When it comes to examining the history of the web on an international scale, I am most concerned with the question of access and historical prevalence. Who is accessing these archives is of importance because I question the idea that all information is archived regardless of relevancy. If the U.S. is the predominant country from which the Web Archives project is funded, what does this mean for the pages that are not U.S. “born” …are they still considered worth archiving if not related to U.S. history?
These are the questions I began to explore throughout my reading of “A fair history or the Web? Examining country balance in the Internet Archive” by Mike Thelwall and Liwen Vaughan. I am constantly aware of the information I may be limited to when studying the Caribbean from the United States. During the process of my research I make it a point to also visit pages in their national commercial search engines, like google.com.do for the Dominican Republic. It is extremely helpful that I know the language and can translate the documents and information from the Spanish language, but I often wonder if I only have the access because I am residing in “superpower” U.S., the main funder of the Web Archives project. The issue of invisibility is referenced throughout the reading and as an avid user of the web for research I contend that it is still an unresolved issue when archiving pages from smaller countries, or countries with little relation to the main funders of the project like the U.S. For example, I wonder if we have any access at all to national pages and information of communist Cuba, unless its created in the U.S.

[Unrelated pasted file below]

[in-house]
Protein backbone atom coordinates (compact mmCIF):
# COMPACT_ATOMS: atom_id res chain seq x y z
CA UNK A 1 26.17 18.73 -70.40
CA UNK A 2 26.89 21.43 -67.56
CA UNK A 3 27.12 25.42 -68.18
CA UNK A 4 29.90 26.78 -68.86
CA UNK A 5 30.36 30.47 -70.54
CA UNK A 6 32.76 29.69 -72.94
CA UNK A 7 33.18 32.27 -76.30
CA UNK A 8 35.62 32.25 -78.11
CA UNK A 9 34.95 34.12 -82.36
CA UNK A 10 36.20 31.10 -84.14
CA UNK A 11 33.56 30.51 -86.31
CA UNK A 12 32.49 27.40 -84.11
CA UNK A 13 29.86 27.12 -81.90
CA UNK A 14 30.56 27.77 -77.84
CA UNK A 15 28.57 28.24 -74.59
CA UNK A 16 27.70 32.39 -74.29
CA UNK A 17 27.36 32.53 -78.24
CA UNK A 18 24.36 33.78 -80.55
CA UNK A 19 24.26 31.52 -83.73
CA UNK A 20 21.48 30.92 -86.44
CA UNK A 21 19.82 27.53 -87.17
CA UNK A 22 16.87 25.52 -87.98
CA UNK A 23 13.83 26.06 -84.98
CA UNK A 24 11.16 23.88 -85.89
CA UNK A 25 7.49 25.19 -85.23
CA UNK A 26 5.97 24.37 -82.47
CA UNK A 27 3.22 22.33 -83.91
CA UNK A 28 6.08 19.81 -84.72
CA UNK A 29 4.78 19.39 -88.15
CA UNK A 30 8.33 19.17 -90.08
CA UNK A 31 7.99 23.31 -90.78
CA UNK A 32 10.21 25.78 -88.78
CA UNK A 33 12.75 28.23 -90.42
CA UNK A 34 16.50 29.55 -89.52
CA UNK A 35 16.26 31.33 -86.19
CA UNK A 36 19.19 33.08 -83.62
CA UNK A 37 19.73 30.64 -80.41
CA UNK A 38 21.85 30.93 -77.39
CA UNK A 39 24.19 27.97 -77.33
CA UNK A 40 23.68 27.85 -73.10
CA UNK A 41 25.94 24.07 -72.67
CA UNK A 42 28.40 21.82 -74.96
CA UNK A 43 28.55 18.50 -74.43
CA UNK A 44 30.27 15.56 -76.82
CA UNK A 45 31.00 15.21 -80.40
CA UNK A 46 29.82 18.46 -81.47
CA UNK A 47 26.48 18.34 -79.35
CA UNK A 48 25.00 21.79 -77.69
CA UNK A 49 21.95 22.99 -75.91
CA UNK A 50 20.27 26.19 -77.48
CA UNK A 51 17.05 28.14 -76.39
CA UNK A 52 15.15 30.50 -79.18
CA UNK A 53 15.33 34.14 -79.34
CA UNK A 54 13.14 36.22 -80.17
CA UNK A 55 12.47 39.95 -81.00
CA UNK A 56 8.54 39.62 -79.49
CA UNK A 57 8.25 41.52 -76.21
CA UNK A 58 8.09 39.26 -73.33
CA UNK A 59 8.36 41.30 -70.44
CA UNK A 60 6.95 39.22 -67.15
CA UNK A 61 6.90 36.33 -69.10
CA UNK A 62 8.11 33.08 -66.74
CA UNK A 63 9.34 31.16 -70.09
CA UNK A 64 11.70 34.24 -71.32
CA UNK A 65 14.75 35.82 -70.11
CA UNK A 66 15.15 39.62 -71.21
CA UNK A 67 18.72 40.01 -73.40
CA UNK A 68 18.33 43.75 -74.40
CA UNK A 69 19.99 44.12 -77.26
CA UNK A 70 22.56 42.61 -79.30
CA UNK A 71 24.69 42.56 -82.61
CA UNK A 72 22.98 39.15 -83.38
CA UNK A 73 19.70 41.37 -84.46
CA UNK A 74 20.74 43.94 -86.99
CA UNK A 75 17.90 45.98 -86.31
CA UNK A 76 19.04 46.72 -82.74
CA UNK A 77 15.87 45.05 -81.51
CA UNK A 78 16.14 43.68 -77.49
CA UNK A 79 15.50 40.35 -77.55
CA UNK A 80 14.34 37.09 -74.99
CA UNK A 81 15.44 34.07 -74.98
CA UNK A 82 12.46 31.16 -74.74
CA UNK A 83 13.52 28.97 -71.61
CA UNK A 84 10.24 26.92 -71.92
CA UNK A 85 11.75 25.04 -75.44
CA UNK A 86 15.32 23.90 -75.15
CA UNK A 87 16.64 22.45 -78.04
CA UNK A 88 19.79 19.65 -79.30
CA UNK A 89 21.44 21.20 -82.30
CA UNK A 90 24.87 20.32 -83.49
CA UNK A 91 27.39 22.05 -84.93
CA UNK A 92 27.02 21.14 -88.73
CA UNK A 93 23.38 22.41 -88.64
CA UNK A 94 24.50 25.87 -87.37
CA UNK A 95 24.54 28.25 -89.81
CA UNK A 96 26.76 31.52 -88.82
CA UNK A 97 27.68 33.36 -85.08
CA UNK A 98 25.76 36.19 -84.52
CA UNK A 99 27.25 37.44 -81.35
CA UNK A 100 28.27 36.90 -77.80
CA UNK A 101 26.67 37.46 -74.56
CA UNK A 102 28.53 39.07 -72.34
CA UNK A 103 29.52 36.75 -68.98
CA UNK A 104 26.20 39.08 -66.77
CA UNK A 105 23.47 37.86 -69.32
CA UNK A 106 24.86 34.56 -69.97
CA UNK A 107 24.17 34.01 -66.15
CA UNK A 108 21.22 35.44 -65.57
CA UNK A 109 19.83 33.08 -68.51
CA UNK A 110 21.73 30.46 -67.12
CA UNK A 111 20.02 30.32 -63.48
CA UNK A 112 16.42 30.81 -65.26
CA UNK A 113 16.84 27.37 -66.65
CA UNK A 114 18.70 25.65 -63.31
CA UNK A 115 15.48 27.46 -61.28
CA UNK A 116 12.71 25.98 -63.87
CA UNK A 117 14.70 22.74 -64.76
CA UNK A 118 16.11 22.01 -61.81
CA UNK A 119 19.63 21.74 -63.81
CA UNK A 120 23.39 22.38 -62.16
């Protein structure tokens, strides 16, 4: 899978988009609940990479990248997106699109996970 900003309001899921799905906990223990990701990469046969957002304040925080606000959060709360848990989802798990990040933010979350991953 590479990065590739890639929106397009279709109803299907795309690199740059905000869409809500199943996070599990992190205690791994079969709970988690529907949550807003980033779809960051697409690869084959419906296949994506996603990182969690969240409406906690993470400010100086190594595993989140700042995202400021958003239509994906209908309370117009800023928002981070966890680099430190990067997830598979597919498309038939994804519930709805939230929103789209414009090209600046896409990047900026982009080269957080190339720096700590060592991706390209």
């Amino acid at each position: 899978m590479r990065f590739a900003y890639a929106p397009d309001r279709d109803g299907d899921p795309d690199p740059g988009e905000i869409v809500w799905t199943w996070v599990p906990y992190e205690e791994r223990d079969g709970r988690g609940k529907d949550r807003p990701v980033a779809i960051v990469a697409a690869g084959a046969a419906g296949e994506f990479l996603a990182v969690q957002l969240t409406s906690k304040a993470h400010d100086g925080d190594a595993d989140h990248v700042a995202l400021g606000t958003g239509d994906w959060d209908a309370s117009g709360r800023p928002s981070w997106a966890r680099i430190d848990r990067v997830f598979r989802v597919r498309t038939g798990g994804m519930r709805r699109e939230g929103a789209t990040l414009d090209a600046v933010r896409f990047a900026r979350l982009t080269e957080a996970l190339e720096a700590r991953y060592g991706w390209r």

I doubt the claim to universality when discussing the Web archives because the internet is a business and it is politicized as well. Every page does not get an equal opportunity to be seen as the ones who know the tricks of the trade are best off in terms of being ranked via SEO. One thing I conclude as a way around this issue is posting information as a blog page, where one could be on a more open platform through different mediums like the hashtag system. I do think blog pages can become more visible for academics and is more likely to be acknowledged than a regular web page because they are usually automatically connected to other similar pages. The Spaces between Words website looks like a page that is trying to do just that. They are powered by WordPress, known for blog hosting as well. They embrace other realms of interconnectivity on the web like their Podcasts, Tag cloud, Twitter handle, and links to a Facebook page. They increase their visibility and become more popular amongst people that may not necessarily consider themselves “academics” but can relate to the topic being discussed and “tagged” via simple WordPress search. WordPress is a huge commercial site and readily available to connect pages outside of the Search Engine Optimization race.